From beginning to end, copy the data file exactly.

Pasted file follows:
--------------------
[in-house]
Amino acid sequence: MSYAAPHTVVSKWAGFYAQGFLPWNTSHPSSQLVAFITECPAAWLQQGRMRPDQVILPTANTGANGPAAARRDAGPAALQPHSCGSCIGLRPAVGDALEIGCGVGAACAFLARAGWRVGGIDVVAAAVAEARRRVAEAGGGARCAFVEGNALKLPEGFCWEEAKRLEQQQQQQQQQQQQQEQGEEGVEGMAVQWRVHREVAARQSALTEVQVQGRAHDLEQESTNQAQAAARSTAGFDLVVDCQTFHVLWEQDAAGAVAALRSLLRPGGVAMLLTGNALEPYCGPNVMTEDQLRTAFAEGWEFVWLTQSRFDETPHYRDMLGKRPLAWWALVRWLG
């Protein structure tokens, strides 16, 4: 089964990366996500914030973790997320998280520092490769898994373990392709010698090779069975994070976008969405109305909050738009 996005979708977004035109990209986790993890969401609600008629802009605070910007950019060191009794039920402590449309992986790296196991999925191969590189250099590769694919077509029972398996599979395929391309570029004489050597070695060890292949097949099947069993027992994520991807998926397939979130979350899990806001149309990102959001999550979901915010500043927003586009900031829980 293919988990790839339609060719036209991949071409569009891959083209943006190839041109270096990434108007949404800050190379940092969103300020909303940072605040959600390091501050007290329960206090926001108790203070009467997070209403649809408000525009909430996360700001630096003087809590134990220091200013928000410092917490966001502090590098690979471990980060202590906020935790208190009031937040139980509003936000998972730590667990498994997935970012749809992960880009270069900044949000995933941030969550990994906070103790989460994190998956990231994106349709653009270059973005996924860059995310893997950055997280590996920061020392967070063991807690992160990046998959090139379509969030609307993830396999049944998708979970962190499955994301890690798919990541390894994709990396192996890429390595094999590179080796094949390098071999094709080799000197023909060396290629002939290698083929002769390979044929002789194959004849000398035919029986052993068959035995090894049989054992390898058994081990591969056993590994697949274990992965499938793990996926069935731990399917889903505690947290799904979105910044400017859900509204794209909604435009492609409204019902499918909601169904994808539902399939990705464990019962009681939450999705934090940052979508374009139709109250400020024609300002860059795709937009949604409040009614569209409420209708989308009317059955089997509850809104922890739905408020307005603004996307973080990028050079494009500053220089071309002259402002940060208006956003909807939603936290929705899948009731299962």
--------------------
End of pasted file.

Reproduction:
[in-house]
Amino acid sequence: MSYAAPHTVVSKWAGFYAQGFLPWNTSHPSSQLVAFITECPAAWLQQGRMRPDQVILPTANTGANGPAAARRDAGPAALQPHSCGSCIGLRPAVGDALEIGCGVGAACAFLARAGWRVGGIDVVAAAVAEARRRVAEAGGGARCAFVEGNALKLPEGFCWEEAKRLEQQQQQQQQQQQQQEQGEEGVEGMAVQWRVHREVAARQSALTEVQVQGRAHDLEQESTNQAQAAARSTAGFDLVVDCQTFHVLWEQDAAGAVAALRSLLRPGGVAMLLTGNALEPYCGPNVMTEDQLRTAFAEGWEFVWLTQSRFDETPHYRDMLGKRPLAWWALVRWLG
């Protein structure tokens, strides 16, 4: 089964990366996500914030973790997320998280520092490769898994373990392709010698090779069975994070976008969405109305909050738009 996005979708977004035109990209986790993890969401609600008629802009605070910007950019060191009794039920402590449309992986790296196991999925191969590189250099590769694919077509029972398996599979395929391309570029004489050597070695060890292949097949099947069993027992994520991807998926397939979130979350899990806001149309990102959001999550979901915010500043927003586009900031829980 293919988990790839339609060719036209991949071409569009891959083209943006190839041109270096990434108007949404800050190379940092969103300020909303940072605040959600390091501050007290329960206090926001108790203070009467997070209403649809408000525009909430996360700001630096003087809590134990220091200013928000410092917490966001502090590098690979471990980060202590906020935790208190009031937040139980509003936000998972730590667990498994997935970012749809992960880009270069900044949000995933941030969550990994906070103790989460994190998956990231994106349709653009270059973005996924860059995310893997950055997280590996920061020392967070063991807690992160990046998959090139379509969030609307993830396999049944998708979970962190499955994301890690798919990541390894994709990396192996890429390595094999590179080796094949390098071999094709080799000197023909060396290629002939290698083929002769390979044929002789194959004849000398035919029986052993068959035995090894049989054992390898058994081990591969056993590994697949274990992965499938793990996926069935731990399917889903505690947290799904979105910044400017859900509204794209909604435009492609409204019902499918909601169904994808539902399939990705464990019962009681939450999705934090940052979508374009139709109250400020024609300002860059795709937009949604409040009614569209409420209708989308009317059955089997509850809104922890739905408020307005603004996307973080990028050079494009500053220089071309002259402002940060208006956003909807939603936290929705899948009731299962």